Fitness and Flux in Bacterial Metabolism

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Edwin Wintermute, Tami Lieberman, Pam Silver

Paris Descartes University, United States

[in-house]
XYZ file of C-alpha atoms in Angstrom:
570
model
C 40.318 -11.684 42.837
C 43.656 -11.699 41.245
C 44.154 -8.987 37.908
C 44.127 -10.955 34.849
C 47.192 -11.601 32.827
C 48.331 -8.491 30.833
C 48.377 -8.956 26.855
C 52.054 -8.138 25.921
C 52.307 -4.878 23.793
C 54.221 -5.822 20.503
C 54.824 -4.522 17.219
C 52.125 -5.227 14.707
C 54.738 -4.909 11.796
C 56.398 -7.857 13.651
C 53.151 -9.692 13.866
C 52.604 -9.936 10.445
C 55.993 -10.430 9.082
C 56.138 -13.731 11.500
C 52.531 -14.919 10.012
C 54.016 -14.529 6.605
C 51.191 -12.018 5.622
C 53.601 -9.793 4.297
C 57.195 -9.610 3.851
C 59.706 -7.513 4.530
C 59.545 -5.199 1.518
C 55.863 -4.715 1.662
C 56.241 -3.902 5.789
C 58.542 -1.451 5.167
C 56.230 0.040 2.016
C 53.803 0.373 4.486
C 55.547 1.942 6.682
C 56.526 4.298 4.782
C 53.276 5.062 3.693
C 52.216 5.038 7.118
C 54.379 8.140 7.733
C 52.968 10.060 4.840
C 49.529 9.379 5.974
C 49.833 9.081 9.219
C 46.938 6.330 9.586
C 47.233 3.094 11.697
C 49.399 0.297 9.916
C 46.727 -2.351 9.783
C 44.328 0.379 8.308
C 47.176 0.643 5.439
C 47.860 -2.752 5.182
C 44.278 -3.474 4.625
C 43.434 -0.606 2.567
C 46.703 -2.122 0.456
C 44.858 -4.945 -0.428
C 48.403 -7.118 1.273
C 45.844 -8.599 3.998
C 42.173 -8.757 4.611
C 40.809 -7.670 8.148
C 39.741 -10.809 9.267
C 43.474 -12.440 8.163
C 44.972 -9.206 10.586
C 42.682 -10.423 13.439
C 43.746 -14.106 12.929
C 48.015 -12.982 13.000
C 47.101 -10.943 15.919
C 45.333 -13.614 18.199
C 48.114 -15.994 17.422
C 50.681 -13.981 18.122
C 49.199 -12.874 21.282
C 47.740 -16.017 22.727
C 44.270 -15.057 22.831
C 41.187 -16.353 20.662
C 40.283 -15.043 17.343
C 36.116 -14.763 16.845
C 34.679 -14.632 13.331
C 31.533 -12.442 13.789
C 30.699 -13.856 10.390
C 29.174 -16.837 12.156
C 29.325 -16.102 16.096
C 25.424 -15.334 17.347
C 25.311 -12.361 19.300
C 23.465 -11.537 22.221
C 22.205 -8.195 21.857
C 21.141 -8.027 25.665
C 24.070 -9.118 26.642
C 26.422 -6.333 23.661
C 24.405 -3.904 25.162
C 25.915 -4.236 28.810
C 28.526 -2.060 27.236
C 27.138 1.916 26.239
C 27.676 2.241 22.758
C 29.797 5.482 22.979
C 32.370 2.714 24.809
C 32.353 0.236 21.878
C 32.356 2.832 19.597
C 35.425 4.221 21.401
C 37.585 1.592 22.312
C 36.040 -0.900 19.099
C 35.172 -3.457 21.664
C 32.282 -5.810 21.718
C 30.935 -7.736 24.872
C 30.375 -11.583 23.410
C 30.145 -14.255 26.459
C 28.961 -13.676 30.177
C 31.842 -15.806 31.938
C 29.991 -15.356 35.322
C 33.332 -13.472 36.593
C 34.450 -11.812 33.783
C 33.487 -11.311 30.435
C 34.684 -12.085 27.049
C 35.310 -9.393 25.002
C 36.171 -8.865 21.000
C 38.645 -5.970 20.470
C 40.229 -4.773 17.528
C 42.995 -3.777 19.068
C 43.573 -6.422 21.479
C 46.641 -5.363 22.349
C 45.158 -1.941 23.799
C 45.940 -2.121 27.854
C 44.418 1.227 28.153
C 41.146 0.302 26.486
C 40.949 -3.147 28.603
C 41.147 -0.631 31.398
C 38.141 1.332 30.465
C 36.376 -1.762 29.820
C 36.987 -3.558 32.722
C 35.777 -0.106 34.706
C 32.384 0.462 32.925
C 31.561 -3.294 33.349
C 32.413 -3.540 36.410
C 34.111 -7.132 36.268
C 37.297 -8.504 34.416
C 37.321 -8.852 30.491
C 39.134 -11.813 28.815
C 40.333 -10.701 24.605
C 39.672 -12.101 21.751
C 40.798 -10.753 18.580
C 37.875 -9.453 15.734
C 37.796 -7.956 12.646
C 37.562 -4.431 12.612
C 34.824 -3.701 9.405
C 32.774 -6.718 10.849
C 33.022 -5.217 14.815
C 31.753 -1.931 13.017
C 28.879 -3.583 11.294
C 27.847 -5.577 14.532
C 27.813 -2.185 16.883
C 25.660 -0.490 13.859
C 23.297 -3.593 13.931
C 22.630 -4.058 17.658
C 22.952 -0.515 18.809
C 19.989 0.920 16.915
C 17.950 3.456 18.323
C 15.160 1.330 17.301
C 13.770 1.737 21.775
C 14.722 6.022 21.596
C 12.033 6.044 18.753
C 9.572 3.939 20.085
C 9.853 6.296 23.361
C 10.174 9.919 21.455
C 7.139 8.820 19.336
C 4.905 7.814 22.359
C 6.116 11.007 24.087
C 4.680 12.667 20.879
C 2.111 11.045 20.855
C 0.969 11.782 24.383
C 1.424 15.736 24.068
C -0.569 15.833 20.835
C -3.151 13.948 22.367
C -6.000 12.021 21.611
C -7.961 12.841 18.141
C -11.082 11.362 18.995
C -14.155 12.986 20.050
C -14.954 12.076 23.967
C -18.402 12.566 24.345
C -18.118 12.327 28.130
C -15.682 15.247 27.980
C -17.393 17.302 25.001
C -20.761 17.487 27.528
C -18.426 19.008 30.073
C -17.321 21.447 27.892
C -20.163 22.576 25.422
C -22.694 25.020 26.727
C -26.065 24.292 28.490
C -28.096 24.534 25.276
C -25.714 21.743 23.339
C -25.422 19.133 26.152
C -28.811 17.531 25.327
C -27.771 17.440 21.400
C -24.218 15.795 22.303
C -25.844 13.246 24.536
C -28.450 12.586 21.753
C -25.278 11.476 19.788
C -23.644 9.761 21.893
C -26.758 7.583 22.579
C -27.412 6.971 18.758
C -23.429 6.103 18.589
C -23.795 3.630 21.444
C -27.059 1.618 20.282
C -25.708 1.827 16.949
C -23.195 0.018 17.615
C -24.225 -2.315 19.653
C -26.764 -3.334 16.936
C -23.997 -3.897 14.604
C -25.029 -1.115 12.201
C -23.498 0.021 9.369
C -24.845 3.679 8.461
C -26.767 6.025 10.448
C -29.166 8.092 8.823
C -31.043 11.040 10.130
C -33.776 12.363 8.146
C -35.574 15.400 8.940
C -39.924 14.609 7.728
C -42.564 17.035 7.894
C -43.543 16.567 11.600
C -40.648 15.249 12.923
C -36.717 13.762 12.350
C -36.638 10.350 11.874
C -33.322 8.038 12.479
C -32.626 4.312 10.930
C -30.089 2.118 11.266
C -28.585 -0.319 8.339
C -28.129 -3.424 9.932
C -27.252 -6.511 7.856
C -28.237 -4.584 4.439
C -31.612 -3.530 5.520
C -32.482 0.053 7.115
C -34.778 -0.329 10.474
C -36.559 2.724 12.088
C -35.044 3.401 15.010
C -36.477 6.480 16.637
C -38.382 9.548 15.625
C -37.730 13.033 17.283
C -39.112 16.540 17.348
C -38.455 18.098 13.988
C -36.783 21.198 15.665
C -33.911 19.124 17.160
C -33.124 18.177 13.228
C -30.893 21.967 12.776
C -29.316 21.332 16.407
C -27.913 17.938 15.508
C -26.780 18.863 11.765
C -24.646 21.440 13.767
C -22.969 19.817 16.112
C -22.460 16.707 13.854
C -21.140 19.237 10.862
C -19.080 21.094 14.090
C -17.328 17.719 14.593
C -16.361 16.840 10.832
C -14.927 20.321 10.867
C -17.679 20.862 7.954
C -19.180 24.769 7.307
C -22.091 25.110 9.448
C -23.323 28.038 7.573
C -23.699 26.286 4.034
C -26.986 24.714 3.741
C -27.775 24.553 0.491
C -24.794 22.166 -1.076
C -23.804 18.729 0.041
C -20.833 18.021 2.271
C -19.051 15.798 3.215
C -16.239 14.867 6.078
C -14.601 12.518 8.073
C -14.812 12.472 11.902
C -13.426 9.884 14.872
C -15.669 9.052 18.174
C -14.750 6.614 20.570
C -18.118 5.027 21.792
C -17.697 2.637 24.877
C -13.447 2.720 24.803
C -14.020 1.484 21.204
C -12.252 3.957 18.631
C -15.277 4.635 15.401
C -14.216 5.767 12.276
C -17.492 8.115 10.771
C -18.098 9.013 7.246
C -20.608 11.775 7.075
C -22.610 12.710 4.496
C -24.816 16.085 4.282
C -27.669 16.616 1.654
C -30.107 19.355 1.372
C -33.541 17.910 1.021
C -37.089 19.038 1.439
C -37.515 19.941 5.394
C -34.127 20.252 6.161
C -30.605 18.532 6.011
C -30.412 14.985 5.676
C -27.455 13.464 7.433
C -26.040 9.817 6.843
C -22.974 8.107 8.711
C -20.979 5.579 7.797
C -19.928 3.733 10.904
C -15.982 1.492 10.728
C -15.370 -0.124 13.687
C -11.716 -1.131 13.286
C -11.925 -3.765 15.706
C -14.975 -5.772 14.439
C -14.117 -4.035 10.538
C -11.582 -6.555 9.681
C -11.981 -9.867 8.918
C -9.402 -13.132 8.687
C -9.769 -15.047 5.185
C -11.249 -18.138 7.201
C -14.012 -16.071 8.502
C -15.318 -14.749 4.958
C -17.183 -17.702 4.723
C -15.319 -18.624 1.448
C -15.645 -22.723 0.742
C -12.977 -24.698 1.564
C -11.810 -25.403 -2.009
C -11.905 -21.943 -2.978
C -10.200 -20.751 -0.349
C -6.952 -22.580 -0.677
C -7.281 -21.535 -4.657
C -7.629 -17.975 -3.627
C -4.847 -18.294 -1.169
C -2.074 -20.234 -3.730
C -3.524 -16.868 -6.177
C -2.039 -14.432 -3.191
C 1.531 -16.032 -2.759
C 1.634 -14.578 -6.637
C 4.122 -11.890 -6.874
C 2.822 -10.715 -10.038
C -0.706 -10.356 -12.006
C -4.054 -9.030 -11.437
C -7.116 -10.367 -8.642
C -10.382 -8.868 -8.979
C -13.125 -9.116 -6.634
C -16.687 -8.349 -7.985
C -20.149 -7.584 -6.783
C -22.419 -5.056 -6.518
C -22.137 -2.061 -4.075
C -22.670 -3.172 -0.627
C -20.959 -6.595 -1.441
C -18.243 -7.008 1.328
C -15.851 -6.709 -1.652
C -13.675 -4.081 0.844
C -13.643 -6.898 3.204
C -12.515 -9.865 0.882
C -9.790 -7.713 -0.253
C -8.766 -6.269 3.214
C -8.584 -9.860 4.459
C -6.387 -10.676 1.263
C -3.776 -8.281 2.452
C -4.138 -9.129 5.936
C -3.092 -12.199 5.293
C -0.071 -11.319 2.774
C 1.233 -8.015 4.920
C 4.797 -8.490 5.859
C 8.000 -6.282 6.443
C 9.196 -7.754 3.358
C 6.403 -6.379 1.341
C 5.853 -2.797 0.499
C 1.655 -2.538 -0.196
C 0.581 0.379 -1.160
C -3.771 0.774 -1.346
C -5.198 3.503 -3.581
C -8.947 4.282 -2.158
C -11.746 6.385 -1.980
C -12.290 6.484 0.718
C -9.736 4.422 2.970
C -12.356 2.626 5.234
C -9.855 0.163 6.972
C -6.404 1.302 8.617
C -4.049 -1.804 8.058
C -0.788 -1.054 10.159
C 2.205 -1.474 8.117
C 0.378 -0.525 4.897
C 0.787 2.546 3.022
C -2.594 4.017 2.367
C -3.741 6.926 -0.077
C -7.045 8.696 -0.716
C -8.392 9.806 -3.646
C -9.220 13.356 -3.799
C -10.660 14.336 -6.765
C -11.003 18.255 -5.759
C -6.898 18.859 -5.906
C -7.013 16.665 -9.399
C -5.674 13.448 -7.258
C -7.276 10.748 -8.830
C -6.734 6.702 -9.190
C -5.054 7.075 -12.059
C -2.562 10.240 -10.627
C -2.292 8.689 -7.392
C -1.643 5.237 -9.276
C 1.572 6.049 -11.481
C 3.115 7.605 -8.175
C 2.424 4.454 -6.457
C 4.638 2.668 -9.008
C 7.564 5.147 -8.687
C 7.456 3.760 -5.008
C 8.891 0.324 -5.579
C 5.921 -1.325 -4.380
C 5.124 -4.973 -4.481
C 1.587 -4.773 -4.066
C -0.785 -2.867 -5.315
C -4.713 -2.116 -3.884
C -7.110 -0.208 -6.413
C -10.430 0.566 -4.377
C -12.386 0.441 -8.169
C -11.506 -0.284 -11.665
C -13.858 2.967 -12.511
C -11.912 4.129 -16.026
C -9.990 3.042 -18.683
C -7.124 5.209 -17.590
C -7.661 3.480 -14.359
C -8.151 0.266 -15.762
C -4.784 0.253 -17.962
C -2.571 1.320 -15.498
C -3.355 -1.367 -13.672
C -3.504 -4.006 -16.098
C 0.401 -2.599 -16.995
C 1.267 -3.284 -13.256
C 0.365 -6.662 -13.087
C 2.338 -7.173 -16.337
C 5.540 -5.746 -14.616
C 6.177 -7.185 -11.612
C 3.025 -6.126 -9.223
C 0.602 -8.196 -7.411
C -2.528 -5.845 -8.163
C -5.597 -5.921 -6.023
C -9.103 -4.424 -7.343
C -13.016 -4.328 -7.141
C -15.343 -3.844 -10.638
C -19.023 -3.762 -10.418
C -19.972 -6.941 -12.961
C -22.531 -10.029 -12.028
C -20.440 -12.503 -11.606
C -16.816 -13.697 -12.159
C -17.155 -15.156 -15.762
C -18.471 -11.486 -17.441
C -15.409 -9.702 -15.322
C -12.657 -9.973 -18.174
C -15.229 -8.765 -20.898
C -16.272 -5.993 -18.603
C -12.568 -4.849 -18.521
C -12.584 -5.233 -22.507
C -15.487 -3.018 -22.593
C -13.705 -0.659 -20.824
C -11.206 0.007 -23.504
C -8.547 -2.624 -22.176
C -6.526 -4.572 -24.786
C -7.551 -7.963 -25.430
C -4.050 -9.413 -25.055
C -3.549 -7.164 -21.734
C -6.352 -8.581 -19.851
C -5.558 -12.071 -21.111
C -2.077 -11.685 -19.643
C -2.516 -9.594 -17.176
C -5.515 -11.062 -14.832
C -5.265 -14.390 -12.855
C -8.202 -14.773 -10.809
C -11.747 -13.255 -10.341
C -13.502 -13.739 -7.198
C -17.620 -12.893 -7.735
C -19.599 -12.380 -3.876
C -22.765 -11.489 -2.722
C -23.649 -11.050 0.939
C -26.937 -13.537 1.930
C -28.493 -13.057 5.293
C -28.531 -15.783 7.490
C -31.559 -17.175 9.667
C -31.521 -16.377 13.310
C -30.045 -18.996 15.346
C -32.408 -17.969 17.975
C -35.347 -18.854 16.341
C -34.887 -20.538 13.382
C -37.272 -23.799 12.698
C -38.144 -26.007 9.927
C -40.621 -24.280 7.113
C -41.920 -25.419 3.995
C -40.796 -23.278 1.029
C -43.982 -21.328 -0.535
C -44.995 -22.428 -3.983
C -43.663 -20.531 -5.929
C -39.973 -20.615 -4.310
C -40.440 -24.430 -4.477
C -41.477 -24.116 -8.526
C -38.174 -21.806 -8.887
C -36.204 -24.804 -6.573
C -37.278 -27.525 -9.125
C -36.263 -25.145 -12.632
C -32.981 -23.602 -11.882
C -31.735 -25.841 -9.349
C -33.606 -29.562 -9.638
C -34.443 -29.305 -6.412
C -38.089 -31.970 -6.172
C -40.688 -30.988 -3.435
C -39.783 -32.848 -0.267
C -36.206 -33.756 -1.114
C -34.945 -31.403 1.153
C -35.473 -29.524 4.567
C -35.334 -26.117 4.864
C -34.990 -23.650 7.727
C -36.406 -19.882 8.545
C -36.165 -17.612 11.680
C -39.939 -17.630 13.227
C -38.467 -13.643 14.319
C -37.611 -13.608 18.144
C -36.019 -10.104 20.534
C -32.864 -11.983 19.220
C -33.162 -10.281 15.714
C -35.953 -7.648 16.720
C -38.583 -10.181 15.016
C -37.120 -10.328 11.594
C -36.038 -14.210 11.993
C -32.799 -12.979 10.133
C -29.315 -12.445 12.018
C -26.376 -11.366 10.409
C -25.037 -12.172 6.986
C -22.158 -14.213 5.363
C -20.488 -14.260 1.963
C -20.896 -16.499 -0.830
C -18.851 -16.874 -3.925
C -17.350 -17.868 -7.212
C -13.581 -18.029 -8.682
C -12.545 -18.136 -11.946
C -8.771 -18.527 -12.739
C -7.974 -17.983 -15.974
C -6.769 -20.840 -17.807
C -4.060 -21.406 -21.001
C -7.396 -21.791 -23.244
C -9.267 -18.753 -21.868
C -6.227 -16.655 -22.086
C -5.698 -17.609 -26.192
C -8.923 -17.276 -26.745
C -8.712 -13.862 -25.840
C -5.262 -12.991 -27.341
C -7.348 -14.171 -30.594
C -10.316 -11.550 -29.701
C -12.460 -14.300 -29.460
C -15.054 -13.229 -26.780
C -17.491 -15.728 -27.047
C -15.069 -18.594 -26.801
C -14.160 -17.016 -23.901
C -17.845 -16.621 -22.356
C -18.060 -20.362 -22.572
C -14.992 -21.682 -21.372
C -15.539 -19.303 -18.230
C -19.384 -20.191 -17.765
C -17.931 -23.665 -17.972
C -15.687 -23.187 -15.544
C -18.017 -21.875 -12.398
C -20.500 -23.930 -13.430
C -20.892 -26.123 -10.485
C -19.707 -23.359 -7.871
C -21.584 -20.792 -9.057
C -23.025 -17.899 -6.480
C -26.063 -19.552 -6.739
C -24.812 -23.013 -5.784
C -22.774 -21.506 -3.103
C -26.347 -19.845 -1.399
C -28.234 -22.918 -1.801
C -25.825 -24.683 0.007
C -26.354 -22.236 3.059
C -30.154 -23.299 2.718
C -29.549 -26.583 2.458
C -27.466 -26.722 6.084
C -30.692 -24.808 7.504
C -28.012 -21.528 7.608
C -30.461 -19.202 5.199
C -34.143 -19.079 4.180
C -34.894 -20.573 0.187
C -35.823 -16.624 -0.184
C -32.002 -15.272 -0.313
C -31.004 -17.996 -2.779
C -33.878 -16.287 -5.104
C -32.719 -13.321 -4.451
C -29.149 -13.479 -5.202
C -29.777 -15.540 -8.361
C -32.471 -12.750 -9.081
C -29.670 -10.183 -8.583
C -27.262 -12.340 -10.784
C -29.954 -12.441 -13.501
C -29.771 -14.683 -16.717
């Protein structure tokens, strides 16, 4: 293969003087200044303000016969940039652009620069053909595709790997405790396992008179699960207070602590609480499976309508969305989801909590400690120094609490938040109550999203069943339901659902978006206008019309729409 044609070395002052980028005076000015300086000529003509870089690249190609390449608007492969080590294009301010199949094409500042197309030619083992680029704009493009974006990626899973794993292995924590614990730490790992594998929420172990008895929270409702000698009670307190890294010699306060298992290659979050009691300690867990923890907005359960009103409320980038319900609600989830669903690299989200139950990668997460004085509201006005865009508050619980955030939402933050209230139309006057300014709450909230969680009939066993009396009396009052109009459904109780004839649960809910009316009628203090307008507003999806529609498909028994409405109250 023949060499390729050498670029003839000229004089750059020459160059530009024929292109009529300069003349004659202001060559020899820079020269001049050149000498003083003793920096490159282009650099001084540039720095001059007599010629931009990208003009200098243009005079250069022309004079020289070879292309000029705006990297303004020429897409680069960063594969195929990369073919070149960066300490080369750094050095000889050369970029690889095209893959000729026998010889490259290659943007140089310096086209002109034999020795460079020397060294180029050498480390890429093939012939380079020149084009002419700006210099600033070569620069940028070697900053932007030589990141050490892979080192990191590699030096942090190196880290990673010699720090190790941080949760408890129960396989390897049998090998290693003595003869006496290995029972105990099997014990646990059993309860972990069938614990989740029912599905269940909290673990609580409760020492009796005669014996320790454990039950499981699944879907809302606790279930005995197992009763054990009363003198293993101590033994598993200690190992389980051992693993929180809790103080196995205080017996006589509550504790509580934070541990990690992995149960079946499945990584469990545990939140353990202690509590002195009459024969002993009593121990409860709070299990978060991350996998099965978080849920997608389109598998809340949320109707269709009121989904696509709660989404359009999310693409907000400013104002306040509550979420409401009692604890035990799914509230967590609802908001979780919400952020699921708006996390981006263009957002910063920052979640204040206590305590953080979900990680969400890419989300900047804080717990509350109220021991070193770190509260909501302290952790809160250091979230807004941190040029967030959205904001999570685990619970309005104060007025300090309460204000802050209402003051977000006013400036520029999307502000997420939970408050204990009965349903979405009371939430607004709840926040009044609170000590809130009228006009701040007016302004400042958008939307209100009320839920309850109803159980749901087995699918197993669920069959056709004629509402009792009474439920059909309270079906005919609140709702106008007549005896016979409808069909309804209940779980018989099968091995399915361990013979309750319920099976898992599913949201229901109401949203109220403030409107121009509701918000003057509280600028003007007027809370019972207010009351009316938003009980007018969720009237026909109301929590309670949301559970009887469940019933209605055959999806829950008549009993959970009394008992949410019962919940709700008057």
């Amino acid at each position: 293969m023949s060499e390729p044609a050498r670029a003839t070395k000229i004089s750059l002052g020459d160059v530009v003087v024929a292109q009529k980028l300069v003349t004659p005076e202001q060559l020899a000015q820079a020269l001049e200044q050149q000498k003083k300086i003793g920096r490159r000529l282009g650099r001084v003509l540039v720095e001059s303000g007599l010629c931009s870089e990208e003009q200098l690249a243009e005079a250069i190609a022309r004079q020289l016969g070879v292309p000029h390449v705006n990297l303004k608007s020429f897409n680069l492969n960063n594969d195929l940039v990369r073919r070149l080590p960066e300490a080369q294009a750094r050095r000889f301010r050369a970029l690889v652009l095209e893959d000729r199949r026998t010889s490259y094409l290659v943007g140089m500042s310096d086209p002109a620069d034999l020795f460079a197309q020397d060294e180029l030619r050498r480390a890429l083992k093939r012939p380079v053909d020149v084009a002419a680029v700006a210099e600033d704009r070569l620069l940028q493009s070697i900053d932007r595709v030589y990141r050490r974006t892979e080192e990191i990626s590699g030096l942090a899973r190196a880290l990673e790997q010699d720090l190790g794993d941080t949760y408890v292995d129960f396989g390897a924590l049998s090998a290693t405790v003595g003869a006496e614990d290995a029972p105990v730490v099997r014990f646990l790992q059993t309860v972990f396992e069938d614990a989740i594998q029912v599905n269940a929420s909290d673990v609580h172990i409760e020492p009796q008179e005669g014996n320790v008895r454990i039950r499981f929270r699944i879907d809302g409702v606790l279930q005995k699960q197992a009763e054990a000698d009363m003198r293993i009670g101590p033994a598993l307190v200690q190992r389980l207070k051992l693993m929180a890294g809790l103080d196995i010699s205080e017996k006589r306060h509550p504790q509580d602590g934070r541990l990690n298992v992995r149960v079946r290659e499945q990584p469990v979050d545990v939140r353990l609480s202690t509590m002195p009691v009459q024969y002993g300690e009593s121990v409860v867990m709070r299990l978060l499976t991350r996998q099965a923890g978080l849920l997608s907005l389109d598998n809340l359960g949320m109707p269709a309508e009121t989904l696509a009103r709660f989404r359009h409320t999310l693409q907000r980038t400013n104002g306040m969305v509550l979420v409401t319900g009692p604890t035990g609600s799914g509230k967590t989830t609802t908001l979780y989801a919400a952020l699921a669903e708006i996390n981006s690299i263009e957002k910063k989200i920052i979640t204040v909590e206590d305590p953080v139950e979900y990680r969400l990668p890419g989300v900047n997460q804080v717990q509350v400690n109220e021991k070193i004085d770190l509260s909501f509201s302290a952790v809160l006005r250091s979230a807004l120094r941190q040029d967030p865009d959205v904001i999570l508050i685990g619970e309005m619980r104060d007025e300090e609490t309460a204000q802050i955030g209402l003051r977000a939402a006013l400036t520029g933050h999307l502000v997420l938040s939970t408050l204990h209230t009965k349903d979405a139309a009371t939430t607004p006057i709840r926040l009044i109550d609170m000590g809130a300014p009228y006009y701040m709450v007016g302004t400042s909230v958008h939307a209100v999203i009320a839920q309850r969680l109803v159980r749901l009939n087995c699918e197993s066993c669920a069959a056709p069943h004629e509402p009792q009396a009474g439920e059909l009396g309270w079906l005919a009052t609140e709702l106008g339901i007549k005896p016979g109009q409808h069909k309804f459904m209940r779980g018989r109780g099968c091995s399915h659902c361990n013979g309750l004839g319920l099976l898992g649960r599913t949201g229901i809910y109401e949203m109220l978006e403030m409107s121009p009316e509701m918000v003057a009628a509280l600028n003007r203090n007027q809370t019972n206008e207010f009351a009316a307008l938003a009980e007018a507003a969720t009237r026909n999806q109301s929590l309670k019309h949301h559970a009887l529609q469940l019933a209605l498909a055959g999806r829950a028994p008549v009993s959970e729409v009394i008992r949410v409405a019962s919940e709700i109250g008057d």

Metabolic engineers seek to direct endogenous metabolic fluxes toward valuable or interesting products. Evolution tends to redistribute these same fluxes in ways that maximize host fitness. To what extent can these two conflicting forces be reconciled? How much can a flux profile be perturbed before host growth begins to suffer? Can we predict how a chassis organism will respond to a perturbed and suboptimal (from an evolutionary perspective) central metabolism? Our work builds on widely used MFA models that treat metabolism as a problem of optimization under constraint. Metabolic reaction rates are constrained to obey thermodynamics and the conservation of mass. Natural selection may work within these constraints to optimize metabolism for some objective, for example fast growth. Yet because of redundancies in the metabolic network, many different flux profiles can be equally optimal for a given objective. Here we formulate a mathematical objective function that accounts for this degenerate optimality. In our model, some fluxes may assume a wide range of values while still allowing near-optimal growth. These same fluxes are shown to be more variable in sets of enzymatic and transcription factor deletion mutants. We suggest that metabolic regulation may tolerate significant fitness-neutral variation. This variation may be exploited to expand the limits of fitness-neutral metabolic engineering, and to better predict host responses to altered metabolism in general.